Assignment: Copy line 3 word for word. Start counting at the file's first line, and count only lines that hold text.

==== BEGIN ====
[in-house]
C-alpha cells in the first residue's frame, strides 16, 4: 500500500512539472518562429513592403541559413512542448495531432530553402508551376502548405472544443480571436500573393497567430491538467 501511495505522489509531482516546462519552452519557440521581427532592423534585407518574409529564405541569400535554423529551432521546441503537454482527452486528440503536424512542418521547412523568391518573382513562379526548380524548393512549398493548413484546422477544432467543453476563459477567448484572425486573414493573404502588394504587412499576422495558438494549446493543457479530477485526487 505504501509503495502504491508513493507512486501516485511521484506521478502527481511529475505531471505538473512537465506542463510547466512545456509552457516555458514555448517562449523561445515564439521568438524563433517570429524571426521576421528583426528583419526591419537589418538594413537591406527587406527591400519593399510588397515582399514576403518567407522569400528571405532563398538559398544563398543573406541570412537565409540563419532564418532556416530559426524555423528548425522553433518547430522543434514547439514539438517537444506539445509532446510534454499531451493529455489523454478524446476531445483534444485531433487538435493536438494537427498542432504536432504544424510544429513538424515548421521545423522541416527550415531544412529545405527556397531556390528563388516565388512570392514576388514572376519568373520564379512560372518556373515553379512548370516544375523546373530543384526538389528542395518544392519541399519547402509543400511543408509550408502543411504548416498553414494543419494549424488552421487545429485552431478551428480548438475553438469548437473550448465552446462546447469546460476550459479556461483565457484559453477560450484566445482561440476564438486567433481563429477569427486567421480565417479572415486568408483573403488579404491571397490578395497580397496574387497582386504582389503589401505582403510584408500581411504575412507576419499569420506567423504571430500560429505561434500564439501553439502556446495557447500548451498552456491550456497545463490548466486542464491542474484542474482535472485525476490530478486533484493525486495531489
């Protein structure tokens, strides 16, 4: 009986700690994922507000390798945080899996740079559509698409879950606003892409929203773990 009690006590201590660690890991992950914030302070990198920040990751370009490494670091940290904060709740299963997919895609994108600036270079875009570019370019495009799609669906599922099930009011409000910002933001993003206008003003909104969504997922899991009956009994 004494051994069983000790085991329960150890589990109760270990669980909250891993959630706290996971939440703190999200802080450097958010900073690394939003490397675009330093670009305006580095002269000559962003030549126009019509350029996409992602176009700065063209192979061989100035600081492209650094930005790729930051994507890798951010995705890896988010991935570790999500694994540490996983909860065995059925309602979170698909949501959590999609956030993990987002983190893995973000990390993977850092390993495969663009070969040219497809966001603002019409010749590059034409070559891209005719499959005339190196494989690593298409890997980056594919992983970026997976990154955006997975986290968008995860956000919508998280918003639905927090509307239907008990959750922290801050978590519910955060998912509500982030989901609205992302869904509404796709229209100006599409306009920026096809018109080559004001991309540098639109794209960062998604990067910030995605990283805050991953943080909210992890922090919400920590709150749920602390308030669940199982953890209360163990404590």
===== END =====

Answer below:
């Protein structure tokens, strides 16, 4: 009986700690994922507000390798945080899996740079559509698409879950606003892409929203773990 009690006590201590660690890991992950914030302070990198920040990751370009490494670091940290904060709740299963997919895609994108600036270079875009570019370019495009799609669906599922099930009011409000910002933001993003206008003003909104969504997922899991009956009994 004494051994069983000790085991329960150890589990109760270990669980909250891993959630706290996971939440703190999200802080450097958010900073690394939003490397675009330093670009305006580095002269000559962003030549126009019509350029996409992602176009700065063209192979061989100035600081492209650094930005790729930051994507890798951010995705890896988010991935570790999500694994540490996983909860065995059925309602979170698909949501959590999609956030993990987002983190893995973000990390993977850092390993495969663009070969040219497809966001603002019409010749590059034409070559891209005719499959005339190196494989690593298409890997980056594919992983970026997976990154955006997975986290968008995860956000919508998280918003639905927090509307239907008990959750922290801050978590519910955060998912509500982030989901609205992302869904509404796709229209100006599409306009920026096809018109080559004001991309540098639109794209960062998604990067910030995605990283805050991953943080909210992890922090919400920590709150749920602390308030669940199982953890209360163990404590």